Daily Archives: November 9, 2014

WUWF hosts RadioLive

WUWF hosted its monthly RadioLive program Thursday night. Featured artists were Sam Pacetti, Lani Nash and Rob Picott.


 

Rod Picott performs at RadioLive Photo by Aaron Jacobs

Rod Picott performs at RadioLive
Photo by Aaron Jacobs

Aaron Jacobs
Staff Writer

WUWF hosted its monthly RadioLive program Thursday night at the Commerce Museum in historic Pensacola Village. Featured artists were Sam Pacetti, Lani Nash and Rob Picott

 

Two songs into a three-song set, Rod Picott, who describes his songs as being about “welding and unemployment,” deadpanned to the audience.

“Folk music is meant to be endured, not enjoyed,” Picott said.

The enthusiastic audience clearly disagreed.

Picott was one of three artists who performed on WUWF’s RadioLive program Thursday night at the Commerce Museum in historic Pensacola Village. Sam Pacetti and Lani Nash alternated sets with Picott on the monthly show that has been running since 1988.

Pat Crawford, executive director of WUWF and the show’s host, started the show 26 years ago as live entertainment at the inauguration party for then-president of UWF, Morris Marks. It started out as more of a variety show, but Crawford quickly steered its focus solely toward the music.

“When I was in high school I was a real audiophile,” Crawford said. “Whenever I’d go to the record store, I would go to the cutout bin, which is where all the albums that nobody ever bought were. So I’d discover these great groups and I’d take them home and I’d invite my friends over and I’d say ‘you gotta hear these groups, these are awesome,’ and now I do it with real people.”

The Commerce Museum, which is part of the University of West Florida’s Historic Pensacola Campus, served as an intimate venue with just enough room for a few rows of chairs wrapped around three sides of the red afghan rug that was the stage. The backdrop for the performance was a façade of old-time main street buildings that wouldn’t look out of place on Bourbon Street. A single trolley car provided additional seating for those looking for a more unique perspective.

Pacetti opened the performance with a guitar-only piece before moving into a song about his hometown of St. Augustine, Florida, simply titled “Augustine.” Imagine Bruce Springsteen as a folk singer with just an acoustic guitar and you have a basis for Pacetti’s nostalgia-laced ballad.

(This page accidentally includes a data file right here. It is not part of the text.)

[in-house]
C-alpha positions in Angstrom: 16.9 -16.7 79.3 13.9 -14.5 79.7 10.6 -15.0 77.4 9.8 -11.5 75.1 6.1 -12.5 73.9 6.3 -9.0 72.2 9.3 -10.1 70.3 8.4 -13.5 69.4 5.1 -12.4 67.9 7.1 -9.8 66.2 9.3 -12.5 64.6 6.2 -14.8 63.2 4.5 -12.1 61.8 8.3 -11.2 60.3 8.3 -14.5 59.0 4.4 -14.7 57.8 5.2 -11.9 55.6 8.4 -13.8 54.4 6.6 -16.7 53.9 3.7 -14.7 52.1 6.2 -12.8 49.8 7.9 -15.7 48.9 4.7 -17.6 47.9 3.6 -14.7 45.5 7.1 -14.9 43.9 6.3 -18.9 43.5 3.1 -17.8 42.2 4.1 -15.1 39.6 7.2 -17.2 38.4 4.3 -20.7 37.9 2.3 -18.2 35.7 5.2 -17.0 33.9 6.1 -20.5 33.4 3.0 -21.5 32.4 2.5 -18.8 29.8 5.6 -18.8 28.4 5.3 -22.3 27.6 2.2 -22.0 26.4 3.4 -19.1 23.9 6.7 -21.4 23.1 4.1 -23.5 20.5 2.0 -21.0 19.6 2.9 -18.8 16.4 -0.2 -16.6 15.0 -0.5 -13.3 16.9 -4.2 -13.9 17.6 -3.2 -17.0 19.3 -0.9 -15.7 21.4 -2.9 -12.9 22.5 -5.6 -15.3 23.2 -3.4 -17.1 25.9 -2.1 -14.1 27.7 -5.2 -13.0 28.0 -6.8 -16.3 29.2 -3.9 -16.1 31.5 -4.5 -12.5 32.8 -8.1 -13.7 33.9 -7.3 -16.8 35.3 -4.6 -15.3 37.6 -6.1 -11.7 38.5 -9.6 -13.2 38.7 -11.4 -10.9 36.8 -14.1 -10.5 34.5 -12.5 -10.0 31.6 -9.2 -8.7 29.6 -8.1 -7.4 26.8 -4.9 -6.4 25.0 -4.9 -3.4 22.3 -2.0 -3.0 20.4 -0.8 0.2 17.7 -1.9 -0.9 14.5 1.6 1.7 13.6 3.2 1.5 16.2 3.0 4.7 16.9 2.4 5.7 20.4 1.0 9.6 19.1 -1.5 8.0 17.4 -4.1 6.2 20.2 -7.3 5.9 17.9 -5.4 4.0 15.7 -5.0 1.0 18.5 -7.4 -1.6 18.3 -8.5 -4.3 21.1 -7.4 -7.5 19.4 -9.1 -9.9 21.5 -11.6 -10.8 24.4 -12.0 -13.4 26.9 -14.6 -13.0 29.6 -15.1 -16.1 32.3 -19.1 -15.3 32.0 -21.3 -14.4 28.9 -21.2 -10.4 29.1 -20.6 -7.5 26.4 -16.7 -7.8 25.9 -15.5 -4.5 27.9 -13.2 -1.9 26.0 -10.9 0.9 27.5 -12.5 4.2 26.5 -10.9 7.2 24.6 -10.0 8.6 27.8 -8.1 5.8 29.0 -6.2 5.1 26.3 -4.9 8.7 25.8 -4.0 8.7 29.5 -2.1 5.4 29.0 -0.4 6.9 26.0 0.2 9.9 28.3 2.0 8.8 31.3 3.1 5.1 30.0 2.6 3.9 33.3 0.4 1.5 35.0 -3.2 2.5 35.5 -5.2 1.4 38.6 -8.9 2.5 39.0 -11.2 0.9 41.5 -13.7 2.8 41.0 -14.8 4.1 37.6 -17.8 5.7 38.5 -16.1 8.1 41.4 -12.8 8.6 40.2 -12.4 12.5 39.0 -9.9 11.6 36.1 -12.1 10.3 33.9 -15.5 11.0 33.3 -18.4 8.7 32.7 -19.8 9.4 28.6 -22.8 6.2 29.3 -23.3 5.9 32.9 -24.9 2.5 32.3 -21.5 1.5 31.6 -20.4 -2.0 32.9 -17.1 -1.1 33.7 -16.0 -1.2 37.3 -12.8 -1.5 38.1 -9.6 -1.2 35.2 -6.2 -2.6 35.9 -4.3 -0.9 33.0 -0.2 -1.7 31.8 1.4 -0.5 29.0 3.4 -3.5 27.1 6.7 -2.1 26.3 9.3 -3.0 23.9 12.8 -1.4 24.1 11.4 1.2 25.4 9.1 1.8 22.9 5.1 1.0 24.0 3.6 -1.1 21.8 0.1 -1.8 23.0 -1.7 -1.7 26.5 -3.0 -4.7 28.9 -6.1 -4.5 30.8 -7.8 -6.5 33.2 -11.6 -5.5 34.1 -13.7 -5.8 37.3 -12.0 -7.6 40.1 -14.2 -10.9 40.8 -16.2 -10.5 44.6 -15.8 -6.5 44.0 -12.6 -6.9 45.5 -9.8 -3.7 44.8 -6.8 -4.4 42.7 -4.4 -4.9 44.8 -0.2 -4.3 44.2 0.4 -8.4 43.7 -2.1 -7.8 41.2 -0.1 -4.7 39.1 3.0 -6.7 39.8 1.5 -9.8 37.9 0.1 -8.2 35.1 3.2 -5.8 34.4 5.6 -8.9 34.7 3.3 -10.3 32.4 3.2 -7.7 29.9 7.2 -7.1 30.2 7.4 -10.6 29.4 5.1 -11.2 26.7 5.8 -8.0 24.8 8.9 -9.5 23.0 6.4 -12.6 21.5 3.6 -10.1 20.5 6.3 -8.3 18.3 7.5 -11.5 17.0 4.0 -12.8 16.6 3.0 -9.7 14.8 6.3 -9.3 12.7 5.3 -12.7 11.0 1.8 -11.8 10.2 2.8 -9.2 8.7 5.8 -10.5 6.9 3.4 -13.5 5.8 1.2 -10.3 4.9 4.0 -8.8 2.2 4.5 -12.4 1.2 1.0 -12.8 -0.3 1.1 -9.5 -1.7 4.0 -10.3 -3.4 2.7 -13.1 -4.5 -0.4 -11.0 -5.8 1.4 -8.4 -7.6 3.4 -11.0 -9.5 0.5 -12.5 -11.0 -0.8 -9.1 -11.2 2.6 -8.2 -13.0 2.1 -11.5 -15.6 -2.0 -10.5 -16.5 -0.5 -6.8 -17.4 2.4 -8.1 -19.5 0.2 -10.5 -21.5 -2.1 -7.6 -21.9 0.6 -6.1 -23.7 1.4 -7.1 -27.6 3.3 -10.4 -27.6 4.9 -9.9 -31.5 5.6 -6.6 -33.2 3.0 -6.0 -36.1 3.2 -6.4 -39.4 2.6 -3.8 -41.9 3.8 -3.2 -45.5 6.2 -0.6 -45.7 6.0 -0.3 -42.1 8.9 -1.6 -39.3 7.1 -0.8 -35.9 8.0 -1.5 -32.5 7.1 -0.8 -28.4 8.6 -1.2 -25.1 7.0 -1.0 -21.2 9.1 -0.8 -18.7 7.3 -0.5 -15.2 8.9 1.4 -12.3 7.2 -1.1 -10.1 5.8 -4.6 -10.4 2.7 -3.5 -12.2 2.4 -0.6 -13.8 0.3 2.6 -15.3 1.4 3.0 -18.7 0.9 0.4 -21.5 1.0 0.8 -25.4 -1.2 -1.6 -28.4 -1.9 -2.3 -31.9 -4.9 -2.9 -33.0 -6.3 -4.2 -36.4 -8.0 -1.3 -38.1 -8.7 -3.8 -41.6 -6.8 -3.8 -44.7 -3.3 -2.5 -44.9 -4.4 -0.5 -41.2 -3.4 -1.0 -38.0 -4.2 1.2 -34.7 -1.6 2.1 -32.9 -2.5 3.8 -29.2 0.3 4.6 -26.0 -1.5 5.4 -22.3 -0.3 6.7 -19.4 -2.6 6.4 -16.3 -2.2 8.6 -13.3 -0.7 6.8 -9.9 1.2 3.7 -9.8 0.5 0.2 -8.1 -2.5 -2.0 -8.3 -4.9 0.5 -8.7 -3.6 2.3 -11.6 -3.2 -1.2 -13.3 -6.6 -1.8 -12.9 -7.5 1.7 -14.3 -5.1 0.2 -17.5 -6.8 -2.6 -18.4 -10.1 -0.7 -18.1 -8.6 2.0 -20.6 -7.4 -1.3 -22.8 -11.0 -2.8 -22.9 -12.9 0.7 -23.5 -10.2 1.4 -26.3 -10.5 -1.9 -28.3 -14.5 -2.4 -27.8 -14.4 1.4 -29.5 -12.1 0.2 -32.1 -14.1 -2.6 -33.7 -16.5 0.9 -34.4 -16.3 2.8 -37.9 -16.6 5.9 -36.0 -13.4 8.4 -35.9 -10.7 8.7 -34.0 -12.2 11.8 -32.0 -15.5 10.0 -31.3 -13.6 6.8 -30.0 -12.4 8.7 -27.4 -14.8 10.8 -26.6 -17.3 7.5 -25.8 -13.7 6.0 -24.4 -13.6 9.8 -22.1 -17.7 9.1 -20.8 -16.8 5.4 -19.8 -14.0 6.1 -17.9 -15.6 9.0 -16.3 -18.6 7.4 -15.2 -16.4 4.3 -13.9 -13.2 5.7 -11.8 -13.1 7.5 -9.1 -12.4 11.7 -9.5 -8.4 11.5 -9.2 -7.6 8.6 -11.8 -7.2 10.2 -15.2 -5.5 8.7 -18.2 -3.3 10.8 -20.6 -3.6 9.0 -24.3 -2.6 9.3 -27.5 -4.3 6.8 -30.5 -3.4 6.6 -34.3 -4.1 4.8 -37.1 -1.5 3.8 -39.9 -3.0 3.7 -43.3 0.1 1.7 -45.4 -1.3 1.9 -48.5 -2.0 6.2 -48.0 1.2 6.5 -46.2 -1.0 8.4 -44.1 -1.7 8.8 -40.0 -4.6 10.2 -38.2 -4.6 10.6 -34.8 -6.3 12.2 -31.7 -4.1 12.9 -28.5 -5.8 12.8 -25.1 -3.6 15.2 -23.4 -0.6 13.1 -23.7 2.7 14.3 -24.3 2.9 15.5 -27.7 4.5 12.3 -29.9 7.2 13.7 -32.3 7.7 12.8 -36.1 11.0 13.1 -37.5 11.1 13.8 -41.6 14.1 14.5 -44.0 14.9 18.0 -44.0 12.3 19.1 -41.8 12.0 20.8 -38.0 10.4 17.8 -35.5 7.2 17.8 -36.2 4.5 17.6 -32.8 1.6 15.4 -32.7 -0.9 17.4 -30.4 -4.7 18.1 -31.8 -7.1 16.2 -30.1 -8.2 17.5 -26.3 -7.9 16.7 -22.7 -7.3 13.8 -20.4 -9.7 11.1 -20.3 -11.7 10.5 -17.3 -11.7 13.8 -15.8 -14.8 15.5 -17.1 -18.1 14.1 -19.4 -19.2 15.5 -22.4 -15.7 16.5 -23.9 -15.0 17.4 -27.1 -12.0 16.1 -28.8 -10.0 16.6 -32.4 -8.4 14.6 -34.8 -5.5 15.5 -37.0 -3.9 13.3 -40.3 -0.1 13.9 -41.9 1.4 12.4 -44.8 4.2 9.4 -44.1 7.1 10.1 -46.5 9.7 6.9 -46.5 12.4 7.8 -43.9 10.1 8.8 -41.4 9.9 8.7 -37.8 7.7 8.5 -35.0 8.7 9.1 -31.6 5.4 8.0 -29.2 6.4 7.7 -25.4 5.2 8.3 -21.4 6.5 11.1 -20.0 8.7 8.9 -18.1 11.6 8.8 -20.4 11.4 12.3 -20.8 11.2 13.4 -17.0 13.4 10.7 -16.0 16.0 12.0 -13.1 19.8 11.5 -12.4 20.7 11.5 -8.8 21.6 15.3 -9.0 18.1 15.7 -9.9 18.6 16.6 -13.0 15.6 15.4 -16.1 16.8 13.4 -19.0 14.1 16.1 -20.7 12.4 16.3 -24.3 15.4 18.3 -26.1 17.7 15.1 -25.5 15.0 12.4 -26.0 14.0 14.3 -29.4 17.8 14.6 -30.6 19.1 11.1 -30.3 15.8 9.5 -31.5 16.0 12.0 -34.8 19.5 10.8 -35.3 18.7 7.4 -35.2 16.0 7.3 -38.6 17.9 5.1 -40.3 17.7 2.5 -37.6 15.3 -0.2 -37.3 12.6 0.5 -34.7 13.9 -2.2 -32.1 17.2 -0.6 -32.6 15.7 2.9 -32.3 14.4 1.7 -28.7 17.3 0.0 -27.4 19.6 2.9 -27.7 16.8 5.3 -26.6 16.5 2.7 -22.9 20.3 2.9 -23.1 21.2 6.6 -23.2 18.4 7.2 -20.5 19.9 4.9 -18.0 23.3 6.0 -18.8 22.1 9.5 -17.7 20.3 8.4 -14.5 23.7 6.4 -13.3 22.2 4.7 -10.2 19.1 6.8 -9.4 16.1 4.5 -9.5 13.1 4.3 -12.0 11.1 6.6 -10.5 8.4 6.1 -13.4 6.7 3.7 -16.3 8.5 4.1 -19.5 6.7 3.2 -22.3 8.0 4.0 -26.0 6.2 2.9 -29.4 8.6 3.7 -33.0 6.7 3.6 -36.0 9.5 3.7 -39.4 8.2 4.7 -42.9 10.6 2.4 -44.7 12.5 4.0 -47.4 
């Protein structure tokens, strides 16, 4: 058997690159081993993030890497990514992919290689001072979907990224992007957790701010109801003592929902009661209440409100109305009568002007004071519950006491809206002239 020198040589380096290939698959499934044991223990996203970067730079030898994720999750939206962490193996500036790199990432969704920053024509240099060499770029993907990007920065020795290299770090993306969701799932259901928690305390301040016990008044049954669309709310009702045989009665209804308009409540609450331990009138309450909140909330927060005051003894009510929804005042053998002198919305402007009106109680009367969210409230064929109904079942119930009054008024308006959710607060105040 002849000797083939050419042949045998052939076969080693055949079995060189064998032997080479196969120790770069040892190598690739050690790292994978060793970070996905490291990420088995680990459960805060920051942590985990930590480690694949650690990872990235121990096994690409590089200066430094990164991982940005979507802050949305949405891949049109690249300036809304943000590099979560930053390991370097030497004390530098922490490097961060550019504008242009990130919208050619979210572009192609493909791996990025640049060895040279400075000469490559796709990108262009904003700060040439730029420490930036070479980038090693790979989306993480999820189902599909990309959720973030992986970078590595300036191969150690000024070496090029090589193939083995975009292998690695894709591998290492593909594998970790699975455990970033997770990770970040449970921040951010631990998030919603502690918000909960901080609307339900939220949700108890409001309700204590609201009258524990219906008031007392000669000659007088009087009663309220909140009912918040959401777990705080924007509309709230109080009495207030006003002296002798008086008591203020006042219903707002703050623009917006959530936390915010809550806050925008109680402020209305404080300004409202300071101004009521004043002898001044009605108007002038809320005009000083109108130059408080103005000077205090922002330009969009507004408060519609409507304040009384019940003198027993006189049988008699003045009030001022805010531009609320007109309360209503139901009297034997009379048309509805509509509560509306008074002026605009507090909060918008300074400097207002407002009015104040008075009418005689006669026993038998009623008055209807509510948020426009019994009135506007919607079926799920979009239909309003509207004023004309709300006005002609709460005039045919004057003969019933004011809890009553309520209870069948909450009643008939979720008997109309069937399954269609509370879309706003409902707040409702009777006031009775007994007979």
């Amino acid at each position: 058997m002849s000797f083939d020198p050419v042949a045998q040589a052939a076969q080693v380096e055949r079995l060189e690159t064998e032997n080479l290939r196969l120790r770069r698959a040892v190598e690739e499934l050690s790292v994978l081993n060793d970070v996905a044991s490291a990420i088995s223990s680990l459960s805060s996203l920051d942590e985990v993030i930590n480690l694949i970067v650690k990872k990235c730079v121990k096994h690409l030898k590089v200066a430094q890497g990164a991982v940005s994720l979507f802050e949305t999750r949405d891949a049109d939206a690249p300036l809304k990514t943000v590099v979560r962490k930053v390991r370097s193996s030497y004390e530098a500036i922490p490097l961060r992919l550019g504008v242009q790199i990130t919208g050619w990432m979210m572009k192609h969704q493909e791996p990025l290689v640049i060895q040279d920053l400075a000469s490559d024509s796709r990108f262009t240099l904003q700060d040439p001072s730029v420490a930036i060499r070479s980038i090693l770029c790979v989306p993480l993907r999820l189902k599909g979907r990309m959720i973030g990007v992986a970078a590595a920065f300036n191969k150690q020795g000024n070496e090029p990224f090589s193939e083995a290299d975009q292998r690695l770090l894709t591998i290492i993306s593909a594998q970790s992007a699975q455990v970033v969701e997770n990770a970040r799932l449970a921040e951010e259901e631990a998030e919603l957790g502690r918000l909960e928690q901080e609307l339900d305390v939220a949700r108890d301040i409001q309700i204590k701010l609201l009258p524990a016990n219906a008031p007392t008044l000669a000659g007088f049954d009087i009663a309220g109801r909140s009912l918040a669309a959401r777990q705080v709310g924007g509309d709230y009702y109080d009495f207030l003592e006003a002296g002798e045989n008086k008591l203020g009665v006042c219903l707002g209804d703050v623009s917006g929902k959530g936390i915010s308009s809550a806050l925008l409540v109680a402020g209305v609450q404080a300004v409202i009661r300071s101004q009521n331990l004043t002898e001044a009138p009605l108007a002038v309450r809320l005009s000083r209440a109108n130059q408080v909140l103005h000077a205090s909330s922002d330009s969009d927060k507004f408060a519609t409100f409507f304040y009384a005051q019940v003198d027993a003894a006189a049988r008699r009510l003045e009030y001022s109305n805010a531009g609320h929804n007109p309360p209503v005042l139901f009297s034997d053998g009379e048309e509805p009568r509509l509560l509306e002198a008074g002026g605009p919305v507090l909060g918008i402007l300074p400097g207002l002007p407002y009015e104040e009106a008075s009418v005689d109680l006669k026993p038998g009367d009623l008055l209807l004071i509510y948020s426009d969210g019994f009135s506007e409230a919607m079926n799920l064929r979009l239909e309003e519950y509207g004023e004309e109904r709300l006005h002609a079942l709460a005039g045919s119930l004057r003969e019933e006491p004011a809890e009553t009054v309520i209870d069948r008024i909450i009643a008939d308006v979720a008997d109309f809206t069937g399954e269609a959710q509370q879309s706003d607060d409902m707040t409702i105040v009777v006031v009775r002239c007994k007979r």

Nash followed, alternating between upbeat bluegrass-inspired numbers and heavier, somber tunes. All of her songs were emotionally-charged, even the “happier” tunes. She looked almost on the verge of tears when she pleaded: “Tell me I’m good enough/Tell me what I’m made of,” on “Tell Me Again,” and the raw emotion comes through even more on “I’ll Be Your Reason,” which she dedicated to her sister, who had recently passed away.

Lani Nash performs at RadioLive Photo by Aaron Jacobs

Lani Nash performs at RadioLive
Photo by Aaron Jacobs

Picott rounded out the three performances. He quipped about having only one “happy” song in his catalogue and about mistakes he’d made with album titles (“Welding Burns” makes for a good album title, but turns up some gruesome results in a Google search). Picott’s songs are very literal, often dealing directly with issues in his past like his childhood and struggles with employment in the floundering economy of northern New England. He appreciated the crowd’s warm reception.

“Sometimes you walk into the studio and there’s 15 people standing against the wall with cold coffee,” Picott said. “When I saw all the chairs I thought this was gonna be good. It’s a real gift to a musician to walk in to an audience that’s already receptive, because that’s the thing that we fight for every night.”

The crowd at RadioLive was decidedly older, reflecting the typical public radio audience, but Crawford has noticed a shift toward a younger crowd and continues to seek out more artists who appeal to a college-age crowd.

Many of the event’s attendees were not there for the first time. For Linda Owens, this was her third time at RadioLive.

“Every time is a surprise, but every time is a delight,” Owens said. “I’ve never been disappointed. I’d highly recommend it to anyone.”

WUWF hosts RadioLive the first Thursday of each month at the Commerce Museum. Admission is free, however, non-perishable food items are accepted, with the proceeds going to Manna Food Pantries of northwest Florida. The next program, on December 4th, will feature Richard Gilewitz, Sally Spring and Eric Taylor.

For more information on RadioLive, visit www.wuwf.org.